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ISSN: 2329-6798
Modern Chemistry & Applications
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Trends in Characterization of PEGylated Proteins by Mass Spectrometry

Daniela Hutanu and Costel C Darie*
Biochemistry & Proteomics Group, Department of Chemistry & Biomolecular Science, Clarkson University, USA
Corresponding Author : Costel C Darie
Biochemistry & Proteomics Group
Department of Chemistry & Biomolecular Science
Clarkson University, 8 Clarkson Avenue Potsdam
NY, 13699-5810, USA
Tel: 315-268-7763
Fax: 315-268-6610
E-mail: [email protected]
Received May 29, 2013; Accepted June 28, 2014; Published July 03, 2014
Citation: Hutanu D, Darie CC (2014) Trends in Characterization of PEGylated Proteins by Mass Spectrometry. Mod Chem appl 2:128. doi: 10.4172/2329-6798.1000128
Copyright: © 2014 Hutanu D, et al. This is an open-access article distributed under the terms of the Creative Commons Attribution License, which permits unrestricted use, distribution, and reproduction in any medium, provided the original author and source are credited.
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Abstract

Characterization of PEGylated proteins in crucial in the biotechnology industry for quality control and formulation purposes. This mini review lists several Mass Spectrometry (MS) methods employed in the past 20 years for PEGylated protein analysis. The trend seems to shift from predominantly qualitative MALDI, to liquid chromatography coupled with MS for quantitative or conformational studies.

Keywords
Mass spectrometry; Proteomics; Proteins; PEGylated proteins
Introduction
PEGylation is a particular crucial step in the formulation of biotherapeutic protein drugs, as the attachment of a Polyethylene Glycol (PEG) leads to increased circulating life of the drug and the dosage interval, improved pharmacokinetic profile, while at the same time it improves the drug solubility and stability to proteolitic enzymes. Attachment of PEGs to proteins occurs on the N-terminus site, carbohydrate, sulfhydryl, and on aminoacids Lys, His, Arg, Tyr, Ser, Thr, Cys, Asp, Glu. The heterogeneity of the PEGylation product, the degree of PEGylation, coupled with the complex protein structure, make the characterization of PEGylated proteins analytically challenging.
MS [1-5] is a robust and accurate analytical tool used widely in characterization of proteins [5-10], protein post-translational modifications [11-15] and protein protein interactions [16,17]. MS is also used in characterization of biotherapeutics (and PEGylated proteins; see below). For decades, MALDI-TOF MS has been employed as the technique of choice for characterization PEGylated proteins in terms of accurate average molecular weight and degree of PEGylation. Table 1 lists several PEGylated proteins reported in publications the past 20 years as analyzed by MALDI. Different types of PEG derivatives were attached to the proteins, ranging in size in ~ 5-50 kDa, mono and heterofunctional, linear of branched, monodisperse or polydisperse. PEGylation derivatization agents include a 12 kDa monomethoxyPEG [18], 20 kDa methoxy-PEG propionaldehyde [19], 20 kDa (mPEG) (2)-Lys-NHS [20], or a monodisperse Boc-PEG-NH2 [21] , 20 kDa and 40 kDa two-branched PEGs , or trimer-structured PEGs with MW of 23.5, 43.5 and 47 kDa [22]. Regardless of the type of PEG used for polymer modification of the protein, MALDI provided excellent information on molecular weight ID, and heterogeneity, specifically on the total amount and distribution of PEG on protein, or site specific information on PEGylation coupling site.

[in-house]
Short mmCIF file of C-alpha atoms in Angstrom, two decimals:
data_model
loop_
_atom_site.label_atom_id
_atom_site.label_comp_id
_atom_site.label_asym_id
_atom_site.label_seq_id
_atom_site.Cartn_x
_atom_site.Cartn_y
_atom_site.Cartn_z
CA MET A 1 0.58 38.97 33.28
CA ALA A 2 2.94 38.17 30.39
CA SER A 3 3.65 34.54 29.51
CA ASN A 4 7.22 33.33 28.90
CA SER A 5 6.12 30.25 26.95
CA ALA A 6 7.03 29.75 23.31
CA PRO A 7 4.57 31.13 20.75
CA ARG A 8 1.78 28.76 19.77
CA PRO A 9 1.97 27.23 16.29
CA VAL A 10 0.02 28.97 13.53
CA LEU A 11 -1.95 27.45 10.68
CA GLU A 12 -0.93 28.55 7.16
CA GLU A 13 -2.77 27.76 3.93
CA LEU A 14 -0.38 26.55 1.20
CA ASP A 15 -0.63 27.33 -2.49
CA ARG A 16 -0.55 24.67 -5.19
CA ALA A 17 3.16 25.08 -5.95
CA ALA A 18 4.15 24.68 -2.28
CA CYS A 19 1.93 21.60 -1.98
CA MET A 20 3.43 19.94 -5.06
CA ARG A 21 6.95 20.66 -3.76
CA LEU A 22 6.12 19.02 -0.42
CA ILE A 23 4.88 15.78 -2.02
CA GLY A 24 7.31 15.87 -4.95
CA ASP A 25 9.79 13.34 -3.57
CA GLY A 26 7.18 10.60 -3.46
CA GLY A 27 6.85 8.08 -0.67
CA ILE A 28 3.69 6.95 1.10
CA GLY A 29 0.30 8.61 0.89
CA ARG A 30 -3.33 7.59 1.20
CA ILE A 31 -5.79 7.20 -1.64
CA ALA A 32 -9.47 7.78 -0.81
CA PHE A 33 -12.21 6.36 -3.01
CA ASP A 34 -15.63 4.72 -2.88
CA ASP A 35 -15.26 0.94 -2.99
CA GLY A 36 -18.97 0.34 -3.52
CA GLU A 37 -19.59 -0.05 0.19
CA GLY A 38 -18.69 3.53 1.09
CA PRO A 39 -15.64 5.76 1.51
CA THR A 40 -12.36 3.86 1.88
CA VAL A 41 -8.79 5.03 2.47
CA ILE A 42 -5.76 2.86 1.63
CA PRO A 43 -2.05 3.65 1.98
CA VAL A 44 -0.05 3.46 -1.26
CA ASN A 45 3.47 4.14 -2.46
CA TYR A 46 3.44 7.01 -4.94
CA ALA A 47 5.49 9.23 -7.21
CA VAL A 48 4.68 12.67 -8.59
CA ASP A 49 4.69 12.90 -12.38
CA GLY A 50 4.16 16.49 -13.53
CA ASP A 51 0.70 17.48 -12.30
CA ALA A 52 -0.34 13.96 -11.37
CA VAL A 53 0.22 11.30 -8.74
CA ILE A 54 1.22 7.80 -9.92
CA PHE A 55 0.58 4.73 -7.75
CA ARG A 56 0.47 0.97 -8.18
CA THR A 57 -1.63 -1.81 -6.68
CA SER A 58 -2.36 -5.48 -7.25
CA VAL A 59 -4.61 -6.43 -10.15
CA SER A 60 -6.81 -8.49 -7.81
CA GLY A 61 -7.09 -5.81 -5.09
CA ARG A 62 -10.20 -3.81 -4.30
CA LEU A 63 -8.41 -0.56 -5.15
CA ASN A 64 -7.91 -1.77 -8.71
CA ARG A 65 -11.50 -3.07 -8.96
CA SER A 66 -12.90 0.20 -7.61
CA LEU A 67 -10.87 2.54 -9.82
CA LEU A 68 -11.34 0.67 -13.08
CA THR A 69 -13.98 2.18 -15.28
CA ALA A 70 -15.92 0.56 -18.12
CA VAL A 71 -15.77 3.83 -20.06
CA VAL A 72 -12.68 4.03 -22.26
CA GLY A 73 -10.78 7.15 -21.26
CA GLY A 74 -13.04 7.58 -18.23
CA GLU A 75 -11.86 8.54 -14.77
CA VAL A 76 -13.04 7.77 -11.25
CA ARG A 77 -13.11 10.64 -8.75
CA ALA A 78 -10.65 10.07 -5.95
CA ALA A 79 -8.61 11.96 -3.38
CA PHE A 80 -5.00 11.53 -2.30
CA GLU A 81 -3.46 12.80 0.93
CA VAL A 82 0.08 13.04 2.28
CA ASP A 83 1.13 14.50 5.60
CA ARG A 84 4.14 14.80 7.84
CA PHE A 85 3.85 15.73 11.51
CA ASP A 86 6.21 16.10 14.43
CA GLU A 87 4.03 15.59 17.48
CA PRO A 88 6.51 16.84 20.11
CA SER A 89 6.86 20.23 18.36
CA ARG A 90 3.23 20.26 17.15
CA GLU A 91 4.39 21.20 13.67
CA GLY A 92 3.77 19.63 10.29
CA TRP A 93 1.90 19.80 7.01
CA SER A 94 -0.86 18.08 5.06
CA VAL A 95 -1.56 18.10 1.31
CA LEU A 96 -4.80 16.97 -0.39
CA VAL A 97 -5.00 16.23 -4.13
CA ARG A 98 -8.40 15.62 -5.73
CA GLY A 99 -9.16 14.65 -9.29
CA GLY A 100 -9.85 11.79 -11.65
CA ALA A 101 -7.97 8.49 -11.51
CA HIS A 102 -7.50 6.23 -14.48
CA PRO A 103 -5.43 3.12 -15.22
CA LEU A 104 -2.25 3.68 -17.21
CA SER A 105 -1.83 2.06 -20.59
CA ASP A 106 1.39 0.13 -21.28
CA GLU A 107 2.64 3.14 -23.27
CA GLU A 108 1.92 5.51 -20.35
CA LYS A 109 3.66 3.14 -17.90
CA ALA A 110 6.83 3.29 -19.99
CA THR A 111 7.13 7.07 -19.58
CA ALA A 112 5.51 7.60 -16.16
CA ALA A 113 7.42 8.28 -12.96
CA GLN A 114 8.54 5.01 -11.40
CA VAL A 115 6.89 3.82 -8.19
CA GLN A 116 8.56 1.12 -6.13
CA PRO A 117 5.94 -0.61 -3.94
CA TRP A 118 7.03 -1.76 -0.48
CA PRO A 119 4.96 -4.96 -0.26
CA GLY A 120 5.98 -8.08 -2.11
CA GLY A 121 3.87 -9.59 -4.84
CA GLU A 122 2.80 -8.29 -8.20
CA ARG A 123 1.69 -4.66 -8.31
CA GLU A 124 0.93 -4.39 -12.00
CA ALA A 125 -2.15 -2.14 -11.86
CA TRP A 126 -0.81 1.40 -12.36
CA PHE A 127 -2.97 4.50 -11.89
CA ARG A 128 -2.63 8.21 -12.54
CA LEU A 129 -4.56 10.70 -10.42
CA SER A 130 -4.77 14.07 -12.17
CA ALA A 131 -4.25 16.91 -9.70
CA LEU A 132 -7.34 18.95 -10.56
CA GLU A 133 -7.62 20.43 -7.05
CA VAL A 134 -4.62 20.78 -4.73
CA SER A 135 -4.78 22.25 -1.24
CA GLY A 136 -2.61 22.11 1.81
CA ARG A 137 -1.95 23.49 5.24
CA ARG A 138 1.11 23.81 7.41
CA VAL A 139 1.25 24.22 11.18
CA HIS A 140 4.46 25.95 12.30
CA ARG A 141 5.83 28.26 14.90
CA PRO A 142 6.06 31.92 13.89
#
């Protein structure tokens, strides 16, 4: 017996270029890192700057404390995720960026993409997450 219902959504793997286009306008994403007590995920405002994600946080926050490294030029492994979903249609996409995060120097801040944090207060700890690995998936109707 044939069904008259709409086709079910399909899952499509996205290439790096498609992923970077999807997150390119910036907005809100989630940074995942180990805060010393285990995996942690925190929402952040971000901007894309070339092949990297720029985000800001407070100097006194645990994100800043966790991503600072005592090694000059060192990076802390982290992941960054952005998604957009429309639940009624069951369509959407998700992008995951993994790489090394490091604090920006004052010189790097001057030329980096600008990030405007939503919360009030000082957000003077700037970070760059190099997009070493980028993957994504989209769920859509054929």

Electrospray ionization MS (ESI-MS) has started to gain popularity too in the past decade for analysis of PEGylated proteins. ESI-MS is preferred to MALDI due to automated workflow and reduced sample preparation time. The overlapping protein charge pattern and the polydispersity of the PEgylation derivatives complicate the ESI-MS spectrum, so various techniques have been employed by research groups to reduce these drawbacks. Table 2 lists different liquid chromatography MS methods employed for analysis of several PEGylated proteins, the majority of the work reported in the literature the past seven years.
In several instances, qualitative MS methods were easily implemented for quantitative analysis of PEGylated compounds using analytical standards. Surrogate peptides from tryptic dygests were employed by Wu et al. [23] in protein quantification, while isotopically labeled internal standards of de-PEGylated proteins allowed precise and accurate quantification of PEGylated proteins [24,25]. Quantitative analysis of biotherapeutic PEGylated proteins is especially useful in the determination of freely circulating drug in biological fluids. In addition to quantitative and qualitative information on the protein linear structure, MS approaches exist for probing the secondary conformation and the protein dynamics, hydrogen/deuterium exchange MS is a valuable orthogonal MS tool for more in depth exploration of the PEGylated protein structure. Hydrogen/deuterium exchange has been used successfully by the Wei et al. [19] to examine changes in the protein conformation and dynamics induced by the PEGylation process in the structure of the granulocyte colony stimulating factor.
Conclusion
In conclusion, different orthogonal MS approaches are needed to fully characterize PEGylated proteins since PEGylation introduces challenges to the routine MS analysis of a protein, such as increased charging, heterogeneity, stability, and conformational changes.
Acknowledgement
This work was supported in part by the David A. Walsh fellowship, the U.S. Army research office (DURIP grant #W911NF-11-1-0304) and the generosity of SciFund Challenge 3 Donors.
References
 












































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